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New line of THE GOOD WIFE furniture & decor items based on Set Decorator Beth Kushnick SDSA's decor! [See below...]
THE GOOD WIFE: Pushing aside the betrayal and public humiliation caused by her husband’s very public sex and political corruption scandal, Alicia Florrick [Julianna Margulies] starts over by pursuing her original career as a defense attorney, working as a junior associate at a prestigious Chicago law firm. Gaining confidence every day, Alicia transforms herself from politician's embarrassed and scorned wife to resilient career woman, especially for the sake of providing a stable home for her children, 14-year-old Zach and 13-year-old Grace. Forced to sell their suburban North Shore house, she purchases and renovates a Chicago apartment for her family. For the first time in years, Alicia trades in her identity as the "good wife" and takes charge of her own destiny.
Set Decorator Beth Kushnick SDSA gives SETDECORONLINE an insider view into the visual representation of Alicia’s expanding world.
SD: The sight line on the major sets has so much depth, literally through room after room, and sometimes on multiple levels at the same time. Tell us about decorating for this aspect in Alicia's new home and the law firm’s offices.
BK: The flow of the floor plans for both Alicia's Apartment and the Stern, Lockhart and Gardner Law Firm are visually endless, which is a concept Production Designer Stephen Hendrickson gives to all of his designs. In our collaboration it allows me to think outside the usual “shooting heads” format for television and create a full world for our characters. I find myself adding to the dressing as we continue to layer both sets, which are featured in each episode. Our directors have responded to the sets with great enthusiasm and have shown their appreciation with many wide establishing shots.
SD: The hierarchy in the law firm as conveyed through the sets...?
BK: There are two floors at the Law Firm. The 28th floor is where we see reception, the partners’ offices and the large conference room. Alicia’s Office is downstairs on the 27th floor, along with the other junior attorneys. Here we have created a large bull pen of smaller desks and a smaller conference room, as well as a glass staircase. Both floors feature upscale contract furnishings, but there are some distinctive differences between them that mostly have to do with changes in amount of space, level of paperwork and mess, and higher end artwork on the partners’ floor.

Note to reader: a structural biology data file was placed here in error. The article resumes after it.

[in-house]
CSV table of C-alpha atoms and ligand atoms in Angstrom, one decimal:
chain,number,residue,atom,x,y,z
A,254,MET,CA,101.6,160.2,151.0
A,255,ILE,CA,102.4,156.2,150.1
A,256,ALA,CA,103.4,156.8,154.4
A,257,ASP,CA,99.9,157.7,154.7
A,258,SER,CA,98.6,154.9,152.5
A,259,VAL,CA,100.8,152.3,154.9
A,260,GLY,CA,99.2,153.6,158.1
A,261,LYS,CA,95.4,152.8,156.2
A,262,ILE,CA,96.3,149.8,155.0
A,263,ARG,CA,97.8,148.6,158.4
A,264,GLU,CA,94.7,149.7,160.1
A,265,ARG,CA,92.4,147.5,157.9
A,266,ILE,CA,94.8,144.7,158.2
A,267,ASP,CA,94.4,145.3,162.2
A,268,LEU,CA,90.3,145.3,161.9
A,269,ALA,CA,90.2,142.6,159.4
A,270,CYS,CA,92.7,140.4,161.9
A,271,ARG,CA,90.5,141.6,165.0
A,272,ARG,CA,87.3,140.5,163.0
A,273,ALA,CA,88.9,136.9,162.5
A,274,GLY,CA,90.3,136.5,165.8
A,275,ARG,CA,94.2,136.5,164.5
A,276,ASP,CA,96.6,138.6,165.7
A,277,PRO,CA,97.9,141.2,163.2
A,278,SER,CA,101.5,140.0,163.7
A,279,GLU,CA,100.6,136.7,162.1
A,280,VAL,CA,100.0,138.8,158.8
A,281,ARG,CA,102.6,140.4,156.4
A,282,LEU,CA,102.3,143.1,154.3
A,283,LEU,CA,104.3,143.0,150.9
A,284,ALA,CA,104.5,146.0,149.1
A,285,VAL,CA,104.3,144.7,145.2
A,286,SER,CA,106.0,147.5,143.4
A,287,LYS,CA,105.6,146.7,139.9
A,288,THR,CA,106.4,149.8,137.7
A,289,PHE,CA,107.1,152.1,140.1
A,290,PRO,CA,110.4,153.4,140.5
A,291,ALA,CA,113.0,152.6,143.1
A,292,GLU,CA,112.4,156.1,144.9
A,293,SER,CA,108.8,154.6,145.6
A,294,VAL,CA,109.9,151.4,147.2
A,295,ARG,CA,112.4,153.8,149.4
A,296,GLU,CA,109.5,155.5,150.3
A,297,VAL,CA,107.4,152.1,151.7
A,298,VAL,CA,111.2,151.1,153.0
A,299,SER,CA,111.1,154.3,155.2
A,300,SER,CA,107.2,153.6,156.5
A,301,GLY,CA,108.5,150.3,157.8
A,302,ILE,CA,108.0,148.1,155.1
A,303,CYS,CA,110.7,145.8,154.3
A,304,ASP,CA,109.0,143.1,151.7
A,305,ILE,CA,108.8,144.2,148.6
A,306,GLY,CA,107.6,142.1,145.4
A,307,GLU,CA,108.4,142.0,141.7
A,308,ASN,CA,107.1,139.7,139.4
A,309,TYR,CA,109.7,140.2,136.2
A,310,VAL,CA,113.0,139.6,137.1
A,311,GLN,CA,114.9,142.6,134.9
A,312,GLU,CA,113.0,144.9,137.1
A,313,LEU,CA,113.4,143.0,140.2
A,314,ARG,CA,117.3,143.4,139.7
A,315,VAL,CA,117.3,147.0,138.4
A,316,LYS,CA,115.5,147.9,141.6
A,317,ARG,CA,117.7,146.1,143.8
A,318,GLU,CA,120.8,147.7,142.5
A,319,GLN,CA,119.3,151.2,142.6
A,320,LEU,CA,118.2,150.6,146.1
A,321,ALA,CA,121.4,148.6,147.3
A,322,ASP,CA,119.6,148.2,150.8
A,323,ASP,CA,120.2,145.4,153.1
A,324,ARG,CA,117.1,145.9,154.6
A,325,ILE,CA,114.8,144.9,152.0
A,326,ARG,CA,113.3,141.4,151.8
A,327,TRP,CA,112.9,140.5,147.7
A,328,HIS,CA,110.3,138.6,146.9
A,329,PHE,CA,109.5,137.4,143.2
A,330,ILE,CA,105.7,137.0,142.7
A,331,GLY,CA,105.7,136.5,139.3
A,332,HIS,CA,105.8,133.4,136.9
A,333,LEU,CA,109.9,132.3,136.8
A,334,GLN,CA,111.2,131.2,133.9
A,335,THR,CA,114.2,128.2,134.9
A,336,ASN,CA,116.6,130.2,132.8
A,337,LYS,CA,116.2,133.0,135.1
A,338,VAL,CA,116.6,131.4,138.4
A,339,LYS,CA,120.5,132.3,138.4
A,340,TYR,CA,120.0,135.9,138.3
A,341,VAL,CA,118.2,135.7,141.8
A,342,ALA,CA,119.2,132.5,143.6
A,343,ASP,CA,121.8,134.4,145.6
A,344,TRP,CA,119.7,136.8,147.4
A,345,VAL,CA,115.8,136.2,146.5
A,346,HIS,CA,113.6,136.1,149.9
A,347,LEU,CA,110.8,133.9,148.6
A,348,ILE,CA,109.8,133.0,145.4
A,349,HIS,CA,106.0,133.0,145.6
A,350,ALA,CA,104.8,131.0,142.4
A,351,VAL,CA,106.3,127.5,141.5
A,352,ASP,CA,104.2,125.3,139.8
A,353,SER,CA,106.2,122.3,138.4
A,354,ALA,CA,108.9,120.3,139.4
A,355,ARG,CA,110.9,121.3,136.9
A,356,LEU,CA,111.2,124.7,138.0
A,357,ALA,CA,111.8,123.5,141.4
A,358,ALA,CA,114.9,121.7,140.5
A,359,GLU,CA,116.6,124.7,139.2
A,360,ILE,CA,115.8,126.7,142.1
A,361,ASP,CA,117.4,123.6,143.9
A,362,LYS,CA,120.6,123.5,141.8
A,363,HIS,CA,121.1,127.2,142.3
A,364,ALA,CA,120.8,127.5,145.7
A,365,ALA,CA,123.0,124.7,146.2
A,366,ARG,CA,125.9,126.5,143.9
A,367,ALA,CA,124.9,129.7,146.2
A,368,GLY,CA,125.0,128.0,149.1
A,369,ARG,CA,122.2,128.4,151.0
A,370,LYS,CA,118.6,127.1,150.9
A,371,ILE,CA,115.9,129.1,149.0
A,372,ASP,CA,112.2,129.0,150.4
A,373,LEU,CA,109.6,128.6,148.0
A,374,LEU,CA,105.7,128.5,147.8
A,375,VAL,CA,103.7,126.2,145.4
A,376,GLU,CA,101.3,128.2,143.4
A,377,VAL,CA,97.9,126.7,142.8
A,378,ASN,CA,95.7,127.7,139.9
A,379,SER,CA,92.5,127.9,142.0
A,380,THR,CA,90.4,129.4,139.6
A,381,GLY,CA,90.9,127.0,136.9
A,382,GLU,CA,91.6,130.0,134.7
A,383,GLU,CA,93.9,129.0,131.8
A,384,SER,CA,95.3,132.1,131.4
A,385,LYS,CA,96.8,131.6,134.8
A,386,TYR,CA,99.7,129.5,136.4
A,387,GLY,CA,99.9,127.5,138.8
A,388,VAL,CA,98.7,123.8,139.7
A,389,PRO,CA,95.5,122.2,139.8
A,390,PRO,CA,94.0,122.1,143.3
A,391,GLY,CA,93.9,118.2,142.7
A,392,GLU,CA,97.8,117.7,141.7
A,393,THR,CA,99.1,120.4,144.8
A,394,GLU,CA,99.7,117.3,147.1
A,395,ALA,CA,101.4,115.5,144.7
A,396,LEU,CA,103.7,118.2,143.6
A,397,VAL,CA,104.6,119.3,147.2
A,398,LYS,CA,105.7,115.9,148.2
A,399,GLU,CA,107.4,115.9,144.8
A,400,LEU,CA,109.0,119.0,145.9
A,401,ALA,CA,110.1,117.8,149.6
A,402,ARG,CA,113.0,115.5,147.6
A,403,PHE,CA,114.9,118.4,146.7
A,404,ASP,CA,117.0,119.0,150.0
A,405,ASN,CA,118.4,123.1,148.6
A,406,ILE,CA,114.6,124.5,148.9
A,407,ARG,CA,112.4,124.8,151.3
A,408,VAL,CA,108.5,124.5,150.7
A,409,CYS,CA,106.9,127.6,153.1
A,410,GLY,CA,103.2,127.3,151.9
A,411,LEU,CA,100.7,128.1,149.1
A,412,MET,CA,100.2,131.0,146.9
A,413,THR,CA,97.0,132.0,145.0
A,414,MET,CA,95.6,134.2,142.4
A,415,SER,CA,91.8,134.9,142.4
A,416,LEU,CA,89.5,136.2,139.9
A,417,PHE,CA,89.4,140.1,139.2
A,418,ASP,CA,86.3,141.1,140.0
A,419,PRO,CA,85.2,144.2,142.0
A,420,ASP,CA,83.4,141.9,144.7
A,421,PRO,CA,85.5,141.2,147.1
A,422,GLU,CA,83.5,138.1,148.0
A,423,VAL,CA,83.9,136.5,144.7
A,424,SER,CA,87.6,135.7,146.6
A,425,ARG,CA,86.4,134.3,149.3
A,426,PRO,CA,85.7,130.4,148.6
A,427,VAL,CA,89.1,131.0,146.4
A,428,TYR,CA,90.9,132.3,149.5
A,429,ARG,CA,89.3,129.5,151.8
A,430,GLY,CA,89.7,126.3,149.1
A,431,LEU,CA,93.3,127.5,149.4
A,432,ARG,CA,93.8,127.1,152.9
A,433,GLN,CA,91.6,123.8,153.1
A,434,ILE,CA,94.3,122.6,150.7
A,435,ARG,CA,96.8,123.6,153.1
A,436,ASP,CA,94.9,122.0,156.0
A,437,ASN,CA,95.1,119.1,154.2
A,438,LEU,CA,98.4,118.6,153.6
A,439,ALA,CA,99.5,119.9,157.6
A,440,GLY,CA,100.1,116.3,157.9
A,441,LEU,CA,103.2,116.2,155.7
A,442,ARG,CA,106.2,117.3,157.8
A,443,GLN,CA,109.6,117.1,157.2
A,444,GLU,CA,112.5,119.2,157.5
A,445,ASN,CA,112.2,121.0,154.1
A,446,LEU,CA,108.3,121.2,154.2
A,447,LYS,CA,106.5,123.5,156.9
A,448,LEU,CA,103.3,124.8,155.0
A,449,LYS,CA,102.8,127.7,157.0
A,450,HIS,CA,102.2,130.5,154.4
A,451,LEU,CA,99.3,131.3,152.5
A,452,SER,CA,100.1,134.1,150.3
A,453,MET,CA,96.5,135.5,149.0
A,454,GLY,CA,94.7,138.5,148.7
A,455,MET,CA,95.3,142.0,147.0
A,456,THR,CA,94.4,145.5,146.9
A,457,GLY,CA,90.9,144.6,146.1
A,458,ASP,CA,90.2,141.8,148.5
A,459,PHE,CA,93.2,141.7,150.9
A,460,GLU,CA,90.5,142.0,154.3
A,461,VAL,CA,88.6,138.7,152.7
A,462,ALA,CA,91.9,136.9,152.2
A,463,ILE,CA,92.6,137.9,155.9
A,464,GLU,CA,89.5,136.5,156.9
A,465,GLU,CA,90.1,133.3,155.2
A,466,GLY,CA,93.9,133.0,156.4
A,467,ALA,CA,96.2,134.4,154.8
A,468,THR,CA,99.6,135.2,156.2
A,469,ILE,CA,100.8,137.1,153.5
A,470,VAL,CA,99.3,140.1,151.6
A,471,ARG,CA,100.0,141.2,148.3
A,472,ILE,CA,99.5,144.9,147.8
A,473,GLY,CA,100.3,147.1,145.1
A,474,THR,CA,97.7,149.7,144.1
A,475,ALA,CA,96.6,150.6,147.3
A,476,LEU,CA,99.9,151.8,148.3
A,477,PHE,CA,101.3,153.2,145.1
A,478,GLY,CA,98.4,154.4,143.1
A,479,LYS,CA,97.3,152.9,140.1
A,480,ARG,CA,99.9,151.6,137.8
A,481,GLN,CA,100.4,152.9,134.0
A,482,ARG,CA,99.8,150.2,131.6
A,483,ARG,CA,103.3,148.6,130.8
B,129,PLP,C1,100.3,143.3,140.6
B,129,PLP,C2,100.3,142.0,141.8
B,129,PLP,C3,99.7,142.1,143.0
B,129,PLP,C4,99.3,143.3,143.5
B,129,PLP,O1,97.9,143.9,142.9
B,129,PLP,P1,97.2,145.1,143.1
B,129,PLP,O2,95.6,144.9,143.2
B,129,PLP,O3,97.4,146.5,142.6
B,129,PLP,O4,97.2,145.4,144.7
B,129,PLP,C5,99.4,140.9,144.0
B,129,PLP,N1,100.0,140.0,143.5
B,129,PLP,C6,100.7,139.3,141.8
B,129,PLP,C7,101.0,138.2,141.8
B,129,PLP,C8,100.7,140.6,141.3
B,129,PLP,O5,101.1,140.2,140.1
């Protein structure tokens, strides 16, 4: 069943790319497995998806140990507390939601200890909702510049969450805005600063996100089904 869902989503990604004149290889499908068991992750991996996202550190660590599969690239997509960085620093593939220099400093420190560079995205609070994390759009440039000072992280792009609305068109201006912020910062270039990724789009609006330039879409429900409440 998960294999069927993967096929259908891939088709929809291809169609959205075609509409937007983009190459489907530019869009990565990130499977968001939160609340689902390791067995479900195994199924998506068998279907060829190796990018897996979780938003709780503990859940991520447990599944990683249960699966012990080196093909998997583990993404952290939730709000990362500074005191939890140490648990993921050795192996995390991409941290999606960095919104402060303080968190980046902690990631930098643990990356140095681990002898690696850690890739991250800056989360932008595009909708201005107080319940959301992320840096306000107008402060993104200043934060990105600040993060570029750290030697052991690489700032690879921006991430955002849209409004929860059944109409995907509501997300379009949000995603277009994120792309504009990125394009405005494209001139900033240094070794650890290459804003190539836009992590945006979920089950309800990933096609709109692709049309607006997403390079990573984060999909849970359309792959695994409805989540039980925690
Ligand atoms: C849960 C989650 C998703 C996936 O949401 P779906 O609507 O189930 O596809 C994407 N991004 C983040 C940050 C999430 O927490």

SD: A strong, smart, feminine woman! Hurray! How do the sets reflect her character … or her character’s history?
BK: This character is my true inspiration. I adore her and find myself relating in many ways as a working mother. Alicia Florrick is extremely strong and such a multi-tasker. Her world at home is devoted to her children, where she has made a comfortable new life for them but not paid much attention to herself. She is still sleeping in the king-size bed she shared with her husband, although his belongings are packed up and we do not see him reflected in her new home. In her office, again, there is not much of Alicia, as she is a junior lawyer with a small office where her only allowed personal touches at this point are some photos of her children. More will develop with her character as we see her position at the law firm evolve.
SD: Prison and Courtroom sets. Particular challenges on these?
BK: We are currently building a modern Courtroom, which we will have completed at the start of next year. The prison sets and/or locations change as Peter Florrick [Chris Noth] moves through the system from white collar crime prisons to being incarcerated in one that holds more of the general population. The show is upscale and not that gritty in its look, so we are working with that challenge in places that would not usually read so clean and high end.
SD: The diversity of sets has included a street lawyers office and an Orthodox Jewish family home [in contrast to Alicia’s work and domestic environs], convenience stores, police station, restaurants, street scenes…could you talk about this aspect of series set decoration? How much of an emphasis is Chicago as the setting?